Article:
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Interdependence between the Euro area and the U.S.: what role for EMU?

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  • M. Ehrmann
  • M. Fratzscher

Abstract

This paper investigates whether the degree and nature of interdependence between the United States and the euro area have changed with the advent of EMU. Using real-time data, it addresses this issue from the perspective of financial markets by analysing the effects of monetary policy announcements and macroeconomic news on daily interest rates in the United States and the euro area. The paper finds that the interdependence of money markets has steadily increased over time, with the spillover effects from the United States to the euro area being somewhat stronger than in the opposite direction. Moreover, for the early stages of EMU, we find evidence that the markets were going through a learning process about the ECB monetary policy. Towards the end of our sample period, the importance attached to euro area consumer prices and M3 has reached levels that are remarkably similar to the role of German consumer prices and M3 for German interest rates prior to EMU. JEL Classification: E43, E52, F42

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Bibliographic Info

Article provided by Board of Governors of the Federal Reserve System (U.S.) in its journal Proceedings.

Volume (Year): (2003)
Issue (Month): ()
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Handle: RePEc:fip:fedgpr:y:2003:x:10

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Keywords: Monetary policy - United States ; Monetary policy - Europe ; Macroeconomics - United States ; Macroeconomics - Europe;

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  1. Bikhchandani, Sushil & Hirshleifer, David & Welch, Ivo, 1992. "A Theory of Fads, Fashion, Custom, and Cultural Change in Informational Cascades," Journal of Political Economy, University of Chicago Press, University of Chicago Press, vol. 100(5), pages 992-1026, October.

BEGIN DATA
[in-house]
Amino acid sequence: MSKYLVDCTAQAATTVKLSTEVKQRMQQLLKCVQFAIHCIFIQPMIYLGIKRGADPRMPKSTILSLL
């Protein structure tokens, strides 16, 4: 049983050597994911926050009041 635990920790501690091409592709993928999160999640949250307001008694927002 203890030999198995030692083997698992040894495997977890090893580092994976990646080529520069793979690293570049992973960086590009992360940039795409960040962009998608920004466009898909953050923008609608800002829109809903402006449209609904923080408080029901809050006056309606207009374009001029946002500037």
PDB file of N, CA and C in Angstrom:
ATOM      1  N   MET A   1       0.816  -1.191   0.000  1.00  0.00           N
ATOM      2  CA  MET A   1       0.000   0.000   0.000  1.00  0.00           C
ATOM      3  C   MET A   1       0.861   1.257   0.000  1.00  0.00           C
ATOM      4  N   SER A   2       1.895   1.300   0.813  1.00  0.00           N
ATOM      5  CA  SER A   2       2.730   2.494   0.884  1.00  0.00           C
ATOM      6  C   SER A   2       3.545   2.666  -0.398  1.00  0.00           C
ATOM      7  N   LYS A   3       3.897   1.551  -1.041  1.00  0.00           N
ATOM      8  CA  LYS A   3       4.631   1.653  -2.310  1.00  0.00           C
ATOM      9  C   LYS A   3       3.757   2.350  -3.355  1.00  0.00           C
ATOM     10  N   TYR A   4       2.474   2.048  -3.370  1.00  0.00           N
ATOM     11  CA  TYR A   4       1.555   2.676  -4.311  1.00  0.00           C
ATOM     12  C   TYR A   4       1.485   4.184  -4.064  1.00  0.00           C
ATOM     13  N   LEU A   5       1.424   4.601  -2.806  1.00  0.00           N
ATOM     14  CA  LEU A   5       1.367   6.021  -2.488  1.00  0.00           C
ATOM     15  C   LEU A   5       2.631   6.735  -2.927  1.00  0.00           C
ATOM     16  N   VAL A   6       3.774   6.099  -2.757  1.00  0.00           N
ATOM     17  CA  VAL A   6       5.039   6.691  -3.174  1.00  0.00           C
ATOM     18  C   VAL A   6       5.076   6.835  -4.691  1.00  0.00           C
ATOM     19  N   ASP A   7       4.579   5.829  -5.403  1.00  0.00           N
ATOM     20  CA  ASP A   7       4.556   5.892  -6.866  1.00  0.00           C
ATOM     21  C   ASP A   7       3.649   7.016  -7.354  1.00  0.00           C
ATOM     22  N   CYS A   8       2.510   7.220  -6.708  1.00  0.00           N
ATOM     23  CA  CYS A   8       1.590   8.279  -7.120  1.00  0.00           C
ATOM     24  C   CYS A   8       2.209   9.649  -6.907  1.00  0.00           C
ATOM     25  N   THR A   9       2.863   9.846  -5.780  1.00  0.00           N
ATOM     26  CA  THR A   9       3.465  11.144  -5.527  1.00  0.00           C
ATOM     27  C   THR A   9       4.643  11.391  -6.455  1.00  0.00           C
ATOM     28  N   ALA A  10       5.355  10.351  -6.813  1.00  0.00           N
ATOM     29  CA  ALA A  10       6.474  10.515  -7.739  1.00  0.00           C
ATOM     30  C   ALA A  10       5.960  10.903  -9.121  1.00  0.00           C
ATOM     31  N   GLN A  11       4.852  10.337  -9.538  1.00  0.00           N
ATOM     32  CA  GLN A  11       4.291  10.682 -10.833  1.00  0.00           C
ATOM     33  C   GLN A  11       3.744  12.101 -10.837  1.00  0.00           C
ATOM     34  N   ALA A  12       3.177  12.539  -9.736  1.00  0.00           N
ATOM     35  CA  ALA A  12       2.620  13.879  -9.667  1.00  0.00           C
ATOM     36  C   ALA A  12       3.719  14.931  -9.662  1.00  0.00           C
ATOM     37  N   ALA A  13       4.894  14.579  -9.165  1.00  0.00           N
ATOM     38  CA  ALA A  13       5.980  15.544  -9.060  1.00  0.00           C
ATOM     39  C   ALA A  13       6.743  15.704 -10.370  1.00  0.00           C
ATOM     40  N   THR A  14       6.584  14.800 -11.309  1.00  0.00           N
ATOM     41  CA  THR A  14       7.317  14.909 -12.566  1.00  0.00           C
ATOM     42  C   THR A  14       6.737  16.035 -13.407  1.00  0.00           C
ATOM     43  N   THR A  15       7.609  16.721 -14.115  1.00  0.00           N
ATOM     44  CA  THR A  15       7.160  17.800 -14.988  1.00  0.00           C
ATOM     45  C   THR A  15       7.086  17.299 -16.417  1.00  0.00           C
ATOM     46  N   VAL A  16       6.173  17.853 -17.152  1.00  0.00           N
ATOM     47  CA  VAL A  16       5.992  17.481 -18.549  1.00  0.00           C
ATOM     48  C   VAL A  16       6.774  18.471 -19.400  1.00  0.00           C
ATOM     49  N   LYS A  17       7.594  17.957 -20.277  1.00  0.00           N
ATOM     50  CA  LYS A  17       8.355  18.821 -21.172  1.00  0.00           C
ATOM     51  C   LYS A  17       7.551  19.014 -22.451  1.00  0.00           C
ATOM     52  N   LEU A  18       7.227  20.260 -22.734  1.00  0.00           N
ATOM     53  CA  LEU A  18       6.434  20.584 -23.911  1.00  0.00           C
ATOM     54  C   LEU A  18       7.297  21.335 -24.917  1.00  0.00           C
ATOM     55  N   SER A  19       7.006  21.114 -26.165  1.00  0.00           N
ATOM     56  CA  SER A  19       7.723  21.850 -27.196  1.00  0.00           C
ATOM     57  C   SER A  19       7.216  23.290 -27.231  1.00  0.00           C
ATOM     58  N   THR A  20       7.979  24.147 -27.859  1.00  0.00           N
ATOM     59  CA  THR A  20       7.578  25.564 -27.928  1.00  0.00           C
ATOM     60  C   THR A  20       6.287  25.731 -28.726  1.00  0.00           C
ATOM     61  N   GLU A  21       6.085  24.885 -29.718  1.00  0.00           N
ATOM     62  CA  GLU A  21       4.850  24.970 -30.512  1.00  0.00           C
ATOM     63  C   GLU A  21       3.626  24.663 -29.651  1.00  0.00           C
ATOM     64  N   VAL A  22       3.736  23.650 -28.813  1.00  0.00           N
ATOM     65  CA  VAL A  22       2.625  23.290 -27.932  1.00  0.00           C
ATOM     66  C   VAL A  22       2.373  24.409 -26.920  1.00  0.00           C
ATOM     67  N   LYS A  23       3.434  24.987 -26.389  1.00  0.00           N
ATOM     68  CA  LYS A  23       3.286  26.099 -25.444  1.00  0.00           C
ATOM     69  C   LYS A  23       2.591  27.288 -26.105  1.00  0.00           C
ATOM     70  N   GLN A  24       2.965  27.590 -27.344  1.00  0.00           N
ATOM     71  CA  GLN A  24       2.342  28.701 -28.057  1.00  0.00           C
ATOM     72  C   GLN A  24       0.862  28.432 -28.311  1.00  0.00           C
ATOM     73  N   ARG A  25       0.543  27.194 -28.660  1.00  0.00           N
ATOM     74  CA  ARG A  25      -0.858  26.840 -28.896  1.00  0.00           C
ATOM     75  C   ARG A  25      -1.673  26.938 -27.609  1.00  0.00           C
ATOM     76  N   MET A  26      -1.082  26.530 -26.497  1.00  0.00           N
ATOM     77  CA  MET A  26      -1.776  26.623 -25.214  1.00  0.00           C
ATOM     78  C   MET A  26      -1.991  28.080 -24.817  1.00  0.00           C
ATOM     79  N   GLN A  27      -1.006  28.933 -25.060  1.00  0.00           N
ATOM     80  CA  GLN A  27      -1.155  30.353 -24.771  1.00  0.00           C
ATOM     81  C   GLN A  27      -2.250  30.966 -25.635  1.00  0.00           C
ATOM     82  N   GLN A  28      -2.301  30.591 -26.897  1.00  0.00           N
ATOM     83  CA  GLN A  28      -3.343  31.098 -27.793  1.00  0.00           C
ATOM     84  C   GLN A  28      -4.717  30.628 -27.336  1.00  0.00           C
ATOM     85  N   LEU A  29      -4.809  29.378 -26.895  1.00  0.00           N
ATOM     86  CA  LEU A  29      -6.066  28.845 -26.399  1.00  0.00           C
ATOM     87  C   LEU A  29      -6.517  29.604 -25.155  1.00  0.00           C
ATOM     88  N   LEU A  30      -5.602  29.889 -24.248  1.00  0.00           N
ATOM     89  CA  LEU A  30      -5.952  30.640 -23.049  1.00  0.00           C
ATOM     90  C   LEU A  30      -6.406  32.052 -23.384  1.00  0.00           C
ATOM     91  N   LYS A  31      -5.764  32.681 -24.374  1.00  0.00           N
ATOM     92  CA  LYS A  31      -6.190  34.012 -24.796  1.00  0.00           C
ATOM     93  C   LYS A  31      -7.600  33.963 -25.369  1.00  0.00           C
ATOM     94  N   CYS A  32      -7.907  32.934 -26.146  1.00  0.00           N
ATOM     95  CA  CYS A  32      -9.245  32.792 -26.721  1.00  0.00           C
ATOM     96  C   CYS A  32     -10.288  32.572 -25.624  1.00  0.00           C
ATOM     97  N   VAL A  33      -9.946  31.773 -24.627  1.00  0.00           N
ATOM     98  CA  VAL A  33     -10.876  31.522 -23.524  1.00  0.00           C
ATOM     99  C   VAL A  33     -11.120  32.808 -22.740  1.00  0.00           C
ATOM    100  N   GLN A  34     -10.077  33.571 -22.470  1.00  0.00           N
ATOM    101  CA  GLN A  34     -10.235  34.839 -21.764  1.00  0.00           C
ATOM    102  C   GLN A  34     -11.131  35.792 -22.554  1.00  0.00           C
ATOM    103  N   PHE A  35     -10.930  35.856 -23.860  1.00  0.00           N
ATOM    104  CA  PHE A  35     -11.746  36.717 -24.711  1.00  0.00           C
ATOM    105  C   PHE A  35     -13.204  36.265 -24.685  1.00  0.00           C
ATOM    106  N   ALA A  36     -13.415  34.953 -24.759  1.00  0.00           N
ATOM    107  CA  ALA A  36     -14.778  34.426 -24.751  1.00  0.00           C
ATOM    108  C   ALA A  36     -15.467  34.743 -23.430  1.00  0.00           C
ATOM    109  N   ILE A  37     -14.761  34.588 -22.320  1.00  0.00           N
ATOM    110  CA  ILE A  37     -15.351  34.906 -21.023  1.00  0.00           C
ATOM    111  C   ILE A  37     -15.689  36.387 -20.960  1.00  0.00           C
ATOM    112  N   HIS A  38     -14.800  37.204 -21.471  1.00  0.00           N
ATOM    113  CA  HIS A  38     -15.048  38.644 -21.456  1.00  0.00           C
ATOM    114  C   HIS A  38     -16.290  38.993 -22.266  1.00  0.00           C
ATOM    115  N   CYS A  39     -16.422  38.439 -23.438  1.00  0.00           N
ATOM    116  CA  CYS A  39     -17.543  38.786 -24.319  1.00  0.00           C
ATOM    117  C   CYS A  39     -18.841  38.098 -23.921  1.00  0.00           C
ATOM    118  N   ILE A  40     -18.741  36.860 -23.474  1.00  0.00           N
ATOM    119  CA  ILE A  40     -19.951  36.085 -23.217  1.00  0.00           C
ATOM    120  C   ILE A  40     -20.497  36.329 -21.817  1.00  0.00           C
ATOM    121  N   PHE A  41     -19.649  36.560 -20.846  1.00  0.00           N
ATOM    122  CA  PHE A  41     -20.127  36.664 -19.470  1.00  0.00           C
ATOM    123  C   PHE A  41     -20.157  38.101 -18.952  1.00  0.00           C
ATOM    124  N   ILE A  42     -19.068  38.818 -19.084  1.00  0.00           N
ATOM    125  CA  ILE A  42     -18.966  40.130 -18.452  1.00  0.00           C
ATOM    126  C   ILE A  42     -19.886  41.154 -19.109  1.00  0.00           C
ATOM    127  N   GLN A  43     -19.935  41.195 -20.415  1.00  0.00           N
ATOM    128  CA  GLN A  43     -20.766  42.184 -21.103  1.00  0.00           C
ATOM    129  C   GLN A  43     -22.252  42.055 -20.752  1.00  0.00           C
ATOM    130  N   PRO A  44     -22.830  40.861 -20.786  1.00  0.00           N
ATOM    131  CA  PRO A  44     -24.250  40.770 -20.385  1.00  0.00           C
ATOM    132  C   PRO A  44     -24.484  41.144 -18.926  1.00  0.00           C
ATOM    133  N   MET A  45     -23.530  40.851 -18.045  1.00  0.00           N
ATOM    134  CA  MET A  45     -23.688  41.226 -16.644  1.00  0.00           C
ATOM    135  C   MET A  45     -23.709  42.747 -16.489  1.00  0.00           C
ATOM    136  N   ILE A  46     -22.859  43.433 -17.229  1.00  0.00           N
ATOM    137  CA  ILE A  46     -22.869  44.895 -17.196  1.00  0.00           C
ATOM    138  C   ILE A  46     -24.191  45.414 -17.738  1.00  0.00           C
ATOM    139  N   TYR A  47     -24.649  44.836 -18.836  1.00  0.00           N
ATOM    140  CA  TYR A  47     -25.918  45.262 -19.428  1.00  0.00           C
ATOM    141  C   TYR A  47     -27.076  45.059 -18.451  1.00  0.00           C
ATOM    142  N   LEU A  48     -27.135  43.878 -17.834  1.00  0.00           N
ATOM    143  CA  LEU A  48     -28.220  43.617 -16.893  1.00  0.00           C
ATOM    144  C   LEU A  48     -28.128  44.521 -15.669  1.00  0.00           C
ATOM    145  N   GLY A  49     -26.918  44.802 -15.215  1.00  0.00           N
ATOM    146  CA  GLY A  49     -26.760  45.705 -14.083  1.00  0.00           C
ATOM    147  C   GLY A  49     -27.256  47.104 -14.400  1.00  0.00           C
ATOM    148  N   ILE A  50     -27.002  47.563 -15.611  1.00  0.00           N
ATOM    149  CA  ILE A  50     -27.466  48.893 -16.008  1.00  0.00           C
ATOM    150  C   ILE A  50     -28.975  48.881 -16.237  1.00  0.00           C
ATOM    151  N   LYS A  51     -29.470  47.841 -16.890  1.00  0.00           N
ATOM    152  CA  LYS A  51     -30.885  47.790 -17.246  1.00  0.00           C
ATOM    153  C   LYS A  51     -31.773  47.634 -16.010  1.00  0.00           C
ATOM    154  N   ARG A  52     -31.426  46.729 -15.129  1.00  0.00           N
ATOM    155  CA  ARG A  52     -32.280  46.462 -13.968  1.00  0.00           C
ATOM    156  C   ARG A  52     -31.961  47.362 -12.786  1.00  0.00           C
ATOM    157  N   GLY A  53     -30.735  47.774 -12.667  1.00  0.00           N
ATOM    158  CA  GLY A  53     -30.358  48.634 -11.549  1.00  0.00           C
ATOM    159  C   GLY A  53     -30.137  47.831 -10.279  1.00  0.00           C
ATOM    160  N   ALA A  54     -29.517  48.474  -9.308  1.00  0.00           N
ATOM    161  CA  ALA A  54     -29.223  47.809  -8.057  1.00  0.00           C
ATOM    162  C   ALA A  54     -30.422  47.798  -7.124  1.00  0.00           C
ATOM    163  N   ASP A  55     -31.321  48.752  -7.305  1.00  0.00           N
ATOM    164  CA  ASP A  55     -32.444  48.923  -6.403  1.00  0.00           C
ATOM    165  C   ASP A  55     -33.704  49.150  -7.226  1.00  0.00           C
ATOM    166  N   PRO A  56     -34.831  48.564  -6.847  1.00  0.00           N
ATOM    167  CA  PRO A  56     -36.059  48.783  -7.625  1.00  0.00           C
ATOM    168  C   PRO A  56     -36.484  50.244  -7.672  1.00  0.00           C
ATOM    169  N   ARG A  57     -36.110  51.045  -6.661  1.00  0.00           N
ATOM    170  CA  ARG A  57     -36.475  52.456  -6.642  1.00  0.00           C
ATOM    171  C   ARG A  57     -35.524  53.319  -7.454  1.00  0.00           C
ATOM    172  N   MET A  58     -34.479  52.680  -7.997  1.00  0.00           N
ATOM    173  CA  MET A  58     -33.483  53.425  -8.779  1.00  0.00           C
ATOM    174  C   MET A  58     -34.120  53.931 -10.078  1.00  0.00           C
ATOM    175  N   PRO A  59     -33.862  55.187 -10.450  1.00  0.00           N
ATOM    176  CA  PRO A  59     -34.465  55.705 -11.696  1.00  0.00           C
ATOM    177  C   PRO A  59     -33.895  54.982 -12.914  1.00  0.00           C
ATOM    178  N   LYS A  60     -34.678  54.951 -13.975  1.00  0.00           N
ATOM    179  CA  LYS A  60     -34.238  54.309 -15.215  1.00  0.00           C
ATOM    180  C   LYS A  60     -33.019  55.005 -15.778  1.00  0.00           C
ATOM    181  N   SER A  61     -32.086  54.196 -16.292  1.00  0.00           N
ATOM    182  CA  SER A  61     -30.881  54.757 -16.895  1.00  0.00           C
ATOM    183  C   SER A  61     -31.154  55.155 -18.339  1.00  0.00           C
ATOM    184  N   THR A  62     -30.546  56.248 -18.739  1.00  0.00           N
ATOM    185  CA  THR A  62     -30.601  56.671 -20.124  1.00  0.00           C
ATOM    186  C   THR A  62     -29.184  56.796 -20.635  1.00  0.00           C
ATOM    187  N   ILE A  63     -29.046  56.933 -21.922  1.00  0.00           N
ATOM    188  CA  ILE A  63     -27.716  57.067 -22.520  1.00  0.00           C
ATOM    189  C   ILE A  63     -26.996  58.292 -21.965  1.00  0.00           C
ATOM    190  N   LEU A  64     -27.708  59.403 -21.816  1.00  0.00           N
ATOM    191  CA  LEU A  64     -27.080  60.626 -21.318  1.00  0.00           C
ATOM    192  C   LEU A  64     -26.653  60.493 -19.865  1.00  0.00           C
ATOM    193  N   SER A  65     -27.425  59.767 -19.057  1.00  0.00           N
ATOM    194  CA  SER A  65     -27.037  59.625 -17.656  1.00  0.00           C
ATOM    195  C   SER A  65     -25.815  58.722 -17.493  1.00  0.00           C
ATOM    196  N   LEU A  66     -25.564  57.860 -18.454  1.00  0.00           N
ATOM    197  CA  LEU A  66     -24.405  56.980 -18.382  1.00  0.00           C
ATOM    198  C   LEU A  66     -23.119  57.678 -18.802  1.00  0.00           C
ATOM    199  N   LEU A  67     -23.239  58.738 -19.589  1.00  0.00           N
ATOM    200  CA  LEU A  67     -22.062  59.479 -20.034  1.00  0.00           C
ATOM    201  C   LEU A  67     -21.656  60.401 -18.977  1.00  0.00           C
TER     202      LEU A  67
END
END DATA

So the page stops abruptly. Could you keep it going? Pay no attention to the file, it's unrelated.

2. Gabriele Galati & Corrinne Ho, 2001. "Macroeconomic news and the euro/dollar exchange rate," BIS Working Papers 105, Bank for International Settlements.
  3. Becker, Kent G & Finnerty, Joseph E & Kopecky, Kenneth J, 1995. "Domestic macroeconomic news and foreign interest rates," Journal of International Money and Finance, Elsevier, Elsevier, vol. 14(6), pages 763-783, December.
  4. Toni Gravelle & Richhild Moessner, 2001. "Reactions of Canadian Interest Rates to Macroeconomic Announcements: Implications for Monetary Policy Transparency," Working Papers, Bank of Canada 01-5, Bank of Canada.
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  6. Gaspar, Vítor & Pérez Quirós, Gabriel & Sicilia, Jorge, 2001. "The ECB monetary policy strategy and the money market," Working Paper Series, European Central Bank 0069, European Central Bank.
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  9. Bonser-Neal, Catherine & Tanner, Glenn, 1996. "Central bank intervention and the volatility of foreign exchange rates: evidence from the options market," Journal of International Money and Finance, Elsevier, Elsevier, vol. 15(6), pages 853-878, December.
  10. Banerjee, Abhijit V, 1992. "A Simple Model of Herd Behavior," The Quarterly Journal of Economics, MIT Press, MIT Press, vol. 107(3), pages 797-817, August.
  11. Selva Demiralp & Oscar Jorda, . "The Announcement Effect: Evidence from Open Market Desk Data," Department of Economics, California Davis - Department of Economics 01-04, California Davis - Department of Economics.
  12. Michael J. Fleming & Eli M. Remolona, 1999. "The term structure of announcement effects," Staff Reports, Federal Reserve Bank of New York 76, Federal Reserve Bank of New York.
  13. Kim, Suk-Joong & Sheen, Jeffrey, 1998. "International Linkages and Macroeconomic News Effects on Interest Rate Volatility - Australia and the US'," Working Papers 11, University of Sydney, School of Economics.
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